Politics

Yemen's Marib: symbolic cornerstone of Arab unity

By Mohammed Samir in Manama

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Yemeni tribesmen from the Popular Resistance Committees, loyal to President Abd Rabbu Mansour Hadi, sit overlooking the Dam of Marib during ongoing clashes with the Houthis on September 28th, 2015. [Abdullah Hassan/AFP]

The central Yemeni city of Marib, with its rich history and its modern dam that provides electricity and water to much of the country, is an area of both strategic and symbolic importance.

Marib serves as a symbolic cornerstone for the Arab world, as it is the birthplace of many Arab tribes and because its ancient dam, which dates back 4,000 years and is now in ruins, is one of the engineering wonders of antiquity.

Among the tribes that can trace their origins to Marib is al-Nahyan, the clan of the late president and founder of the UAE Sheikh Zayed Bin Sultan al-Nahyan.

"The Marib region is of historical importance to the UAE in view of the fact that according to historical documents, al-Nahyan tribe originated in Marib," Emirati political affairs researcher Khalid al-Qasimi told Al-Mashareq.

Birthplace of Arab tribes

"Marib was the original home of all the Arab tribes," al-Qasimi said, noting that many tribes in the Arabian Peninsula can trace their geneaolgy to the area.

This is "confirmed best by the historical documents on the ancient dam of Marib" and the Awwam Temple area, also known as Mahram Bilqis, he added.

After Marib's ancient dam, also known as the Dam of Arim, collapsed for the last time in around 100 BCE, the failure of the surrounding irrigation system drove many tribes -- al-Nahyan included -- to relocate to other parts of the peninsula.

Marib held a special significance for Sheikh Zayed, as it was his ancestral home. In 1984, he ordered the dam to be rebuilt, and financed the $100 million project himself, traveling to Yemen to inaugurate it in December 1986.

The move was widely considered to be a sign of Arab solidarity.

Sheikh Zayed said at the time he had felt "duty bound" to finance the project "because an Arab country that progresses and becomes strong must be considered to be a great support to other Arab nations".

The ancient dam had been vital to Yemen's past, he noted, and in the same way, the new dam was vital for its future development.

Marib's economic importance

In addition to its storied history and its water and energy resources, Marib is of great economic importance to Yemen on account of its oil, gas and other natural resources, al-Qasimi said.

"If these resources are well-exploited, they would make Yemen one of the richest countries," he added.

The Arab coalition's Yemen intervention, code-named Operation Decisive Storm, "seeks to restore Yemen’s historical, economic and political status, and to ensure Yemeni citizens benefit from their [country's] resources", he said.

Al-Qasimi accused the Iran-backed Houthis (Ansarallah) of squandering these resources "to achieve colonial goals" as a proxy of the Iranian regime.

Yemeni and Arab coalition forces had largely succeeded in ousting the Houthis from Marib province by April 2015, but the province is now hosting thousands of internally displaced persons who fled there from other parts of the country.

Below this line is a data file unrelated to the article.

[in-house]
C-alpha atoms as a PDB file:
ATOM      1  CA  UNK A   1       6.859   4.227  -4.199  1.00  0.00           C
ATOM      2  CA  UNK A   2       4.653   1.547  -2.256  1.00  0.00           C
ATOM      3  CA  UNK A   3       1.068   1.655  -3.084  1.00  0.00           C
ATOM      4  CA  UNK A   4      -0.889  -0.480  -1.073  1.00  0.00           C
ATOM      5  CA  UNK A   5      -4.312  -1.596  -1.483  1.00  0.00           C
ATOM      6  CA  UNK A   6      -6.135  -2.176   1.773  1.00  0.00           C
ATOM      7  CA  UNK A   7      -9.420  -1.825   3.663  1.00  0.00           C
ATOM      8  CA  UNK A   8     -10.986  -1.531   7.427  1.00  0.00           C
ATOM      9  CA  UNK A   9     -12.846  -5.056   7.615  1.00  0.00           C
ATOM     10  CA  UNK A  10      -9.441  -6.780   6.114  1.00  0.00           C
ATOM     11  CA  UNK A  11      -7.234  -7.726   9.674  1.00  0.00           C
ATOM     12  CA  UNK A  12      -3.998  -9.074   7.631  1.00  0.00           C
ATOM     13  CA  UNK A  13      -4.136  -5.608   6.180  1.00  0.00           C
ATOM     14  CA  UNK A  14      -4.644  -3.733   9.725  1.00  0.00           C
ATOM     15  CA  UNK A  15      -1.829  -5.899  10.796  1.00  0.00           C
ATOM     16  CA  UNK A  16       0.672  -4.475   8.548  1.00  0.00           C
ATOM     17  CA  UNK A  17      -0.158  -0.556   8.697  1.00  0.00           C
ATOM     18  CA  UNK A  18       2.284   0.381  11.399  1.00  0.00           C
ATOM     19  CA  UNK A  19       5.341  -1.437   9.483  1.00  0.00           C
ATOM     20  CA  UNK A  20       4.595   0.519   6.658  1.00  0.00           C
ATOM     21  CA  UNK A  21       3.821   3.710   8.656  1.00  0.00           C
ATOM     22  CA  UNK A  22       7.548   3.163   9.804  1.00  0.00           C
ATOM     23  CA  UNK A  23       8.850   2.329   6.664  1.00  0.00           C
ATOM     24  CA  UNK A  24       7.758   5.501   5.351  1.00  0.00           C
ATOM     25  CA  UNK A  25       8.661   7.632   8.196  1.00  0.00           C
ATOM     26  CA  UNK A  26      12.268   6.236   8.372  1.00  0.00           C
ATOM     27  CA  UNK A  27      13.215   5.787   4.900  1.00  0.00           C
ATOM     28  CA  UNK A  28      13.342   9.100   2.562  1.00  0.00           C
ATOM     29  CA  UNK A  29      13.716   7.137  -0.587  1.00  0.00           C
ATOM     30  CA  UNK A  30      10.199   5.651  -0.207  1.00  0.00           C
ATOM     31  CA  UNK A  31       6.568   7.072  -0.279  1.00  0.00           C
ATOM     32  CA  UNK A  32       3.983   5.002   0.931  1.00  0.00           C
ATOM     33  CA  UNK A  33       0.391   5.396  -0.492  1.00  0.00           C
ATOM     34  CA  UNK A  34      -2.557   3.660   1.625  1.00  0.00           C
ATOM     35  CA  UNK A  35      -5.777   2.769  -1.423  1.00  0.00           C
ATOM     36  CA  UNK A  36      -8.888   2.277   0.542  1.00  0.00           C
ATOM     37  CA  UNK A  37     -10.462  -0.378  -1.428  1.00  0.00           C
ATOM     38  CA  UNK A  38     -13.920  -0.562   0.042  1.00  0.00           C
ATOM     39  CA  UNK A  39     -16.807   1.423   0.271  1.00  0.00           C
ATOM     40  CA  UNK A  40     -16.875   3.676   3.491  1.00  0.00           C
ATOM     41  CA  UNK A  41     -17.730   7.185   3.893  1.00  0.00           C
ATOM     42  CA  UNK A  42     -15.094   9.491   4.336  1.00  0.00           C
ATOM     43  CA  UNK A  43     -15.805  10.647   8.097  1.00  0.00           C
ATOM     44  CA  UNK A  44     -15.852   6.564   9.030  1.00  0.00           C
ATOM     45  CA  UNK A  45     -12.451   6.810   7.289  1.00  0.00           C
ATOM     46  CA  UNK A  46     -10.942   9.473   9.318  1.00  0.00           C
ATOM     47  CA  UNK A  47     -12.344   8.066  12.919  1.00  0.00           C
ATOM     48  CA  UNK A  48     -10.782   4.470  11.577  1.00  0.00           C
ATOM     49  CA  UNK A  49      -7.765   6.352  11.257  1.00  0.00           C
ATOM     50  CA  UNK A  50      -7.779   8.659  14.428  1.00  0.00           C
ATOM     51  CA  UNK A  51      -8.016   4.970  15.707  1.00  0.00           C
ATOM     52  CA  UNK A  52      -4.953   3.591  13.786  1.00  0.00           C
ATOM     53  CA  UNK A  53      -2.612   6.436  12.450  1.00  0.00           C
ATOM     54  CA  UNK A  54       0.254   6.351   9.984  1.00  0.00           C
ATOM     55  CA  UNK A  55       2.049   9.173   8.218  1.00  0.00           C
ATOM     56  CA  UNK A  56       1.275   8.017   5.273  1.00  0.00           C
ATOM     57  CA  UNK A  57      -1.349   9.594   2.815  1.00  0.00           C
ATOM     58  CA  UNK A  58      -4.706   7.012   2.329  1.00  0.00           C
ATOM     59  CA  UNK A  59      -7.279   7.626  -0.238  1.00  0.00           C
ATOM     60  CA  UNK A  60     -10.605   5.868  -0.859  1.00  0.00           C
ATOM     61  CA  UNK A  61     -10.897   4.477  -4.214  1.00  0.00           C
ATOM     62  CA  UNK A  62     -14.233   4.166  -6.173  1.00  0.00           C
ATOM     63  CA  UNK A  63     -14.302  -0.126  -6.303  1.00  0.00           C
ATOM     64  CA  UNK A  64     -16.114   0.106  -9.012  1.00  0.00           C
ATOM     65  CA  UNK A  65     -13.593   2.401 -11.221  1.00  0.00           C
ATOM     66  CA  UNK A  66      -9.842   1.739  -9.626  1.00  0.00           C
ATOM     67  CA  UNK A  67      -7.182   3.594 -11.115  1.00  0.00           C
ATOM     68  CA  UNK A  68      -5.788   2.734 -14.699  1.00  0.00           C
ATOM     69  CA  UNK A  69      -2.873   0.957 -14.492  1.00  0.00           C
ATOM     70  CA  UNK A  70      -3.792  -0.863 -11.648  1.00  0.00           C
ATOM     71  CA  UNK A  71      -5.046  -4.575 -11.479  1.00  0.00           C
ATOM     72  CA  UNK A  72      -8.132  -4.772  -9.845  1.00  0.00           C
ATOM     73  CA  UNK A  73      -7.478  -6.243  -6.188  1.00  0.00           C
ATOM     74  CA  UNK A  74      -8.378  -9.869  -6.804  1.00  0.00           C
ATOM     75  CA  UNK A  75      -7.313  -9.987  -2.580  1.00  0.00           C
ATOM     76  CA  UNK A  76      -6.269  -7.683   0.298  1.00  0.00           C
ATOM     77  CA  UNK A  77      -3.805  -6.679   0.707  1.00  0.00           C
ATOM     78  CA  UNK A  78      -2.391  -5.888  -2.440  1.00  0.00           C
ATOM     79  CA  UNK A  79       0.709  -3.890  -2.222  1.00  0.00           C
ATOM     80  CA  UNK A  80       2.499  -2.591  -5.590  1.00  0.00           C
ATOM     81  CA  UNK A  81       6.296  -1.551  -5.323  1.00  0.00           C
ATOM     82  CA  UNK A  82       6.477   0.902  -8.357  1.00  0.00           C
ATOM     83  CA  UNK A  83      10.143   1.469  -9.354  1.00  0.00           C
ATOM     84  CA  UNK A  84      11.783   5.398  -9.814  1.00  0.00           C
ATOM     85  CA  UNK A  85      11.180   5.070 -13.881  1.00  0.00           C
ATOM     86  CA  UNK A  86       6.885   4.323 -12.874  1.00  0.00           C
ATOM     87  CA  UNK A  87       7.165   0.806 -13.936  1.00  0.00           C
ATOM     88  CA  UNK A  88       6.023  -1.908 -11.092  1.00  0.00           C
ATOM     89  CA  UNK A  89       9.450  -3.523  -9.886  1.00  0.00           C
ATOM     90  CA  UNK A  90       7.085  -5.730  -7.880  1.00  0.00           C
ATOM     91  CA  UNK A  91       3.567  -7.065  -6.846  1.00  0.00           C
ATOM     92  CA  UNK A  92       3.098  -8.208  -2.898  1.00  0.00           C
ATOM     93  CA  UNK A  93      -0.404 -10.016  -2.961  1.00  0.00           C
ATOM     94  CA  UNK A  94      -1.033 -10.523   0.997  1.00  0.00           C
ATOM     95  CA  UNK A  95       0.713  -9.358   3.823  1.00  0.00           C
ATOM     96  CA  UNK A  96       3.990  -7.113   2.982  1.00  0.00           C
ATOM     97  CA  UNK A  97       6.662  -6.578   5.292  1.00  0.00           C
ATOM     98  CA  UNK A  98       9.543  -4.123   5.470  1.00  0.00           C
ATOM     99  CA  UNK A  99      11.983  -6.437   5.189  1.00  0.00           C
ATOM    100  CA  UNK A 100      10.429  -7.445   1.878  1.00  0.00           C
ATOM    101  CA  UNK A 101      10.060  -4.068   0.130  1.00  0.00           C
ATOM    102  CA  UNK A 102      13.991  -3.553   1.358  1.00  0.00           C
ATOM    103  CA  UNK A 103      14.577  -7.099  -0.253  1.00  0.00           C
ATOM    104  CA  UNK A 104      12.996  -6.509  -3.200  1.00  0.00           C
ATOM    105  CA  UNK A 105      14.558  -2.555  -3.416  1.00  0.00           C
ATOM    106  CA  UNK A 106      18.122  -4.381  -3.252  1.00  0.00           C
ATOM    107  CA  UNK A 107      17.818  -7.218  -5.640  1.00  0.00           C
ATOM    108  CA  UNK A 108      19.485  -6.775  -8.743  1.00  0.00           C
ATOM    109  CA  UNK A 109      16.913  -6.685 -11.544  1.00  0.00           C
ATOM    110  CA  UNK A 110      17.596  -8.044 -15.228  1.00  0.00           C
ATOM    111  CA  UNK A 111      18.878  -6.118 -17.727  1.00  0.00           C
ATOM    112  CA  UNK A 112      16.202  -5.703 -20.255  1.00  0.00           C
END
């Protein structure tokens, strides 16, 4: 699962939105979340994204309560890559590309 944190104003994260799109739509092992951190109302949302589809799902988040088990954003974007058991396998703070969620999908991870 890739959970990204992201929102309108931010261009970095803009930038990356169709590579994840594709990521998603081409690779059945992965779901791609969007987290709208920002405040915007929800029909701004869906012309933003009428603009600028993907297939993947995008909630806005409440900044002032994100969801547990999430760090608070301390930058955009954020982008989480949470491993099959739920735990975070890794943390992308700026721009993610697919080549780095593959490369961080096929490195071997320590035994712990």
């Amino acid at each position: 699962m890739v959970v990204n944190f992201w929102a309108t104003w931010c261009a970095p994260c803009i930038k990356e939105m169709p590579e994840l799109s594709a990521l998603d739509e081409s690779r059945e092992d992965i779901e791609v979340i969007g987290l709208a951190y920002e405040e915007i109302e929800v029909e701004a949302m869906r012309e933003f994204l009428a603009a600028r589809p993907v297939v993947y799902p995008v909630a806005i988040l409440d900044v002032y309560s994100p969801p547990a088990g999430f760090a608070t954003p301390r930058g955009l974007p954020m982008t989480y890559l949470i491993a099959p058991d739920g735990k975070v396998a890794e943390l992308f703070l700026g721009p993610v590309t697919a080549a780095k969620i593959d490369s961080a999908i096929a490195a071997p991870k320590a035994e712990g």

During the ongoing war, the Houthis have burned, vandalized and looted museums in Taez and Aden, he said, "and antiquities and artefacts were smuggled outside the country for the purpose of financing the Houthis’ terrorist operations".

Al-Qasimi called for the return of Yemeni antiquities that went missing or were smuggled out of the country and sold, in order to preserve Yemen's important history, which is of significance to the region and to humankind.

'The cradle of civilisations'

Yemen's Deputy Minister of Information Saleh al-Hamidi described Marib as "the cradle of civilisations, not only in Yemen but the entire world".

"The Marib Dam is the lifeblood of that province and a historical and archaeological landmark that is steeped in history," he told Al-Mashareq. "It is of great importance and directly linked to the lives of the people there."

In the same way that Marib held special significance for Sheikh Zayed, "his sons are following in their father’s footsteps and continuing to give attention to Yemen", al-Hamidi said.

This is evidenced by the "close ties between the sheikhs of the UAE and Yemen, and Marib in particular", he added.

"Sheikh Zayed’s roots trace back to Marib and the noble al-Nahyan tribe," he said, so "Yemen is essentially the Arabs' first house, from which migration took place to various parts of the Arab world".

This wave of migration followed the collapse of the ancient Marib Dam, he said.

Strong ties with Yemen tribes

Sheikh Zayed visited Marib and communicated with tribal leaders in Yemen on a regular basis, and is known to have been very proud of his Yemeni ancestry, al-Hamidi said, adding that this good relationship continues to this day.

While Marib has a rich history and an abundance of natural resources, the Houthis and extremist groups such as al-Qaeda in the Arabian Peninsula (AQAP) continue to threaten the peace and prosperity of the region.

They pose a threat "to life, as well as to antiquities and tourist sites", al-Hamidi said. "These people have no regard for civilisations or antiquities and do not place any value on anything other than their own dynastic sacerdotal past."

"Yemen lost a large portion of its antiquities in both the looting of museums and archaeological sites and destruction of those sites in the ongoing wars," he said.

Ancient archaeological sites have been used as strongholds and as barracks, and have been targeted with artillery fire on several occasions, he added.

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